Attorney Andrew Cooch has a penchant for quoting movie lines like this Dr. Evil quip from the first “Austin Powers” film: “The details of my life are quite inconsequential.” But nothing about the law and title office of Cooch, Bowers and Schuller has been inconsequential since opening 30 years ago.
Andrew Cooch and David Bowers started the law office first, in 1988, at the other end of the Arnold Station shopping center they still occupy today. At the time, Cooch was conducting closings for the nonprofit Bello Machre, which, among other things, operates houses for people with mental and developmental disabilities. Bowers brought his clients, including what was to become Bank of America, and together they started a firm that included transactional work largely in the real estate field.
Cooch already had an office but was looking for a partner. He had one request for Bowers, and it wasn’t to procure “sharks with frickin' laser beams attached to their heads.”
Although today the law office specializes in real estate, business transactions, estate planning and civil litigation, the attorneys gained experience in several areas of law before starting their Arnold practice. Cooch had done criminal defense work, whereas Bowers did family law, wills, estate administration, and collection.
“Real estate is pleasant as opposed to going to the state penitentiary to visit your client,” Cooch joked.
One year after opening their law office, the professional partners created Progressive Title Corporation as an adjunct to their thriving law practice.
“The service we provide is making sure land records are up to date and clean,” Bowers said.
They quickly learned how to divide their workload.
“For years, I was on the road doing settlements,” Bowers said. “He’s the anchor,” he added, pointing to Cooch. “He’s in the office all of the time.”
In those days, Bowers noted, settlements had to be created on a typewriter with carbon paper. Before long, loan documents will be able to be completed with use of an eNotary.
“You can stay at home in your PJs and sign your loan documents,” Cooch said.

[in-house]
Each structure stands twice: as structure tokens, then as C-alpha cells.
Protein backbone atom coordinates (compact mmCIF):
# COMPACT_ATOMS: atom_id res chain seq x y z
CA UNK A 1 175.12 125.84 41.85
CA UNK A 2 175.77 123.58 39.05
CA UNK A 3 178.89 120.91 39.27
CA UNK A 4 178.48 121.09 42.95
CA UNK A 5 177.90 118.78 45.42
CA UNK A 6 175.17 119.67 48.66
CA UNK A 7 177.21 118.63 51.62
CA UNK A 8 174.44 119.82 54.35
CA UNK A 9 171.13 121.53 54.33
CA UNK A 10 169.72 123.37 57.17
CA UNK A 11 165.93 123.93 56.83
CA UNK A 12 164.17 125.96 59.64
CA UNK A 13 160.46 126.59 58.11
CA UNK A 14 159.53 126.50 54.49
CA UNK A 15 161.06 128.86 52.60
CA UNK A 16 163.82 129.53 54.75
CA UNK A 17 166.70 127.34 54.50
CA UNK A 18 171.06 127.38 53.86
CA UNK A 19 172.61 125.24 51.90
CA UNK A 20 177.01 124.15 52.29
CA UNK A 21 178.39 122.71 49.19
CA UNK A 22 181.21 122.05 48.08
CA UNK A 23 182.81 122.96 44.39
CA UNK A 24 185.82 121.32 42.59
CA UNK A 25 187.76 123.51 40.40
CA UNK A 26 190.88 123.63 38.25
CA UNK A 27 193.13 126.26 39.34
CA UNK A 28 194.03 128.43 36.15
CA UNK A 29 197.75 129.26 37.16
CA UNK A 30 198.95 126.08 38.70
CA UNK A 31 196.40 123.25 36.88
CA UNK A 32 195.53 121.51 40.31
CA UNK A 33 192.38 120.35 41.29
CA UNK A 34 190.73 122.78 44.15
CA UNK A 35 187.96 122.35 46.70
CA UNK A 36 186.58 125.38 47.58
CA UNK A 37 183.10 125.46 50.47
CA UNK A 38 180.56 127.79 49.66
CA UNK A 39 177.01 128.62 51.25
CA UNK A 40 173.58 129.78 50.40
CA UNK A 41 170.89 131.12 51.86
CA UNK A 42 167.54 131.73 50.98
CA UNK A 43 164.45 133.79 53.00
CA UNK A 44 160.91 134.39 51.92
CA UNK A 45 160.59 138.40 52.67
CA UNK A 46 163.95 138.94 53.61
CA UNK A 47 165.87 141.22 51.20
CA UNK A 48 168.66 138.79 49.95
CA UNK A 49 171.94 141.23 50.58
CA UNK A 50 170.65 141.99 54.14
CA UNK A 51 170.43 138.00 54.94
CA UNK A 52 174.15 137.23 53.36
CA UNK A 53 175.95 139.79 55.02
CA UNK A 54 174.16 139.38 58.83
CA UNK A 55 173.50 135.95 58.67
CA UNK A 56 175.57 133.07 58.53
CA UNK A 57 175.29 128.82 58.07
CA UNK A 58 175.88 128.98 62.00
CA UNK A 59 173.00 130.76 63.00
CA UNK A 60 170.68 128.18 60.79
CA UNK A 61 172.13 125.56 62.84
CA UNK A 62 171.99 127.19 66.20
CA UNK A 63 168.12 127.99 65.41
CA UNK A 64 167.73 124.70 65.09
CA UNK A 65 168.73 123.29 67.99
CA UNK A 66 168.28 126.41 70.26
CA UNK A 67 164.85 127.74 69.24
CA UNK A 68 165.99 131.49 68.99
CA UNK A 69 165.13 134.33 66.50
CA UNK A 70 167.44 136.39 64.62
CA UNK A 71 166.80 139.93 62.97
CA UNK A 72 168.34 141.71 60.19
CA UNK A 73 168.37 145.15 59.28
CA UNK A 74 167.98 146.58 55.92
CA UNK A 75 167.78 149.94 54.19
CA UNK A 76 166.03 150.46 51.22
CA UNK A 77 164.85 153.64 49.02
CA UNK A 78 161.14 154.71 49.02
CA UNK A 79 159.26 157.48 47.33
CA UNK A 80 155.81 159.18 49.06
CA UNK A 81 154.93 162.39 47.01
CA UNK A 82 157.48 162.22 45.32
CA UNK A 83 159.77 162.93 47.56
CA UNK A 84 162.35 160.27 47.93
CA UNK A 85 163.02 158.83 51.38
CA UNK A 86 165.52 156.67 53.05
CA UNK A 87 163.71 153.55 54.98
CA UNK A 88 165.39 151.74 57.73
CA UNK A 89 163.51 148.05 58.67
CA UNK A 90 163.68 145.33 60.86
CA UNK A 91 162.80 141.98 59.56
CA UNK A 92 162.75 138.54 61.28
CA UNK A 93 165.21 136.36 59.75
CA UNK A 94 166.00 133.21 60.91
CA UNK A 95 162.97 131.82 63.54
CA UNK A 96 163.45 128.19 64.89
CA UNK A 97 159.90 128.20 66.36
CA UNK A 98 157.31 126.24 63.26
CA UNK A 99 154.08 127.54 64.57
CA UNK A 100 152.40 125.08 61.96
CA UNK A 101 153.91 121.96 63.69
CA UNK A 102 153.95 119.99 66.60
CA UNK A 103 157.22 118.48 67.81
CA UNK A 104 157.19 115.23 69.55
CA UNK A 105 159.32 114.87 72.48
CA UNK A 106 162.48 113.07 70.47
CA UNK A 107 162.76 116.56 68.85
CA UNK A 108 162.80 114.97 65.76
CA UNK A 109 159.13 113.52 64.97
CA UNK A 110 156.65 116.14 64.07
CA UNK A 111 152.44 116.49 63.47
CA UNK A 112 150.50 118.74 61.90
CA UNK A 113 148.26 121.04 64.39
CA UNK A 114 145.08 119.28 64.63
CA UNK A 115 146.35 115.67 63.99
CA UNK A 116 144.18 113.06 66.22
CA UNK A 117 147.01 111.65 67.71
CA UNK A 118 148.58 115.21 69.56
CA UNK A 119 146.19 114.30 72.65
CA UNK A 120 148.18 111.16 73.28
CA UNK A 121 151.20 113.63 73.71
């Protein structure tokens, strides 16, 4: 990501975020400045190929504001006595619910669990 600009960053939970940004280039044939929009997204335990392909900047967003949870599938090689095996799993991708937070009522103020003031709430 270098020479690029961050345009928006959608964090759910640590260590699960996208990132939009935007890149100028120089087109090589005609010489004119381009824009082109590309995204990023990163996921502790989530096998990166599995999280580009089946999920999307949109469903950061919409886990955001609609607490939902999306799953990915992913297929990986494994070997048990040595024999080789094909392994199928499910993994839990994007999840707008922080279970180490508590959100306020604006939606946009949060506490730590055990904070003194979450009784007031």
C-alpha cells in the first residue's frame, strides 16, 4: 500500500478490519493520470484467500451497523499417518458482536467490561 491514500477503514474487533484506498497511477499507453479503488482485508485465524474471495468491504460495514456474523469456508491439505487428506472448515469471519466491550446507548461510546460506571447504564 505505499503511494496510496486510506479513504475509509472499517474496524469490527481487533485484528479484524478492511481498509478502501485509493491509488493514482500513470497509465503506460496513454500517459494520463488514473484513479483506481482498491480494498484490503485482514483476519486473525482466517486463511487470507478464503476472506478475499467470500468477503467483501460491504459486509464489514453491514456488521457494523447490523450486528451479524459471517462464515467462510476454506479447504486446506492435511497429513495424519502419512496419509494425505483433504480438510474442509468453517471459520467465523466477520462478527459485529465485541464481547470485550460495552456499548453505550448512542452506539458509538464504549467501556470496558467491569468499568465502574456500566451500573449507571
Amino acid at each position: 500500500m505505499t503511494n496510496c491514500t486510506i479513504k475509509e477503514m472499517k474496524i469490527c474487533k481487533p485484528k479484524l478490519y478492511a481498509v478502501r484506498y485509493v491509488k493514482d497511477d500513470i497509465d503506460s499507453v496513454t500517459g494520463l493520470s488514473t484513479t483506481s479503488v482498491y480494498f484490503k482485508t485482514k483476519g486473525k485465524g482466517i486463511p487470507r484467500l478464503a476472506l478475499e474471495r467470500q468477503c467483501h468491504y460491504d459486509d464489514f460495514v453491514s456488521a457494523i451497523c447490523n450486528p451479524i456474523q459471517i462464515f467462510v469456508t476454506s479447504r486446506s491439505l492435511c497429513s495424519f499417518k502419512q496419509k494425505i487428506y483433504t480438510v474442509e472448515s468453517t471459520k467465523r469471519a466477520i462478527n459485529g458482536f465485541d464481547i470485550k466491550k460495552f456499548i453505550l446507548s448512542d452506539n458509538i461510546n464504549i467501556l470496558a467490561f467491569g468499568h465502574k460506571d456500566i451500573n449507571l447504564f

The legal industry has witnessed many other changes over the 30 years Cooch and Bowers have been in business together.
“You could start out doing uncontested divorces that would pay your rent,” Cooch said.
Bowers added, “There are a whole lot more attorneys. Back then, there were probably one-third the attorneys there are now in the bar.”
As the industry changed, so did the law and title office. Originally, Cooch said, a secretary operated in a space the size of a closet. Now, the office has several rooms to accommodate the nine-person staff.
One of those employees is attorney Clare Schuller, who joined the office six years ago and was made a partner last year. Schuller specializes in transactional document preparation and actively works in commercial and residential real estate transactions.
One of the most rewarding responsibilities for Schuller is working with the Department of Natural Resources when it purchases land for preservation.
Along with Cooch and Bowers, she stays updated on current trends so that the law and title office can also be preserved for years to come.
“It’s hard to predict because technology is always changing and the laws are always changing,” Schuller said. “With online notarization and who knows what [the crypto company] Blockchain is going to do in the real estate industry?”
Their jobs, they said, are hardly inconsequential because having a local expert can go a long way during transactions.
“It’s like going on a boat,” Cooch explained. “You have to know where the sandbars are because they are not always marked. With real estate, the downside is huge.”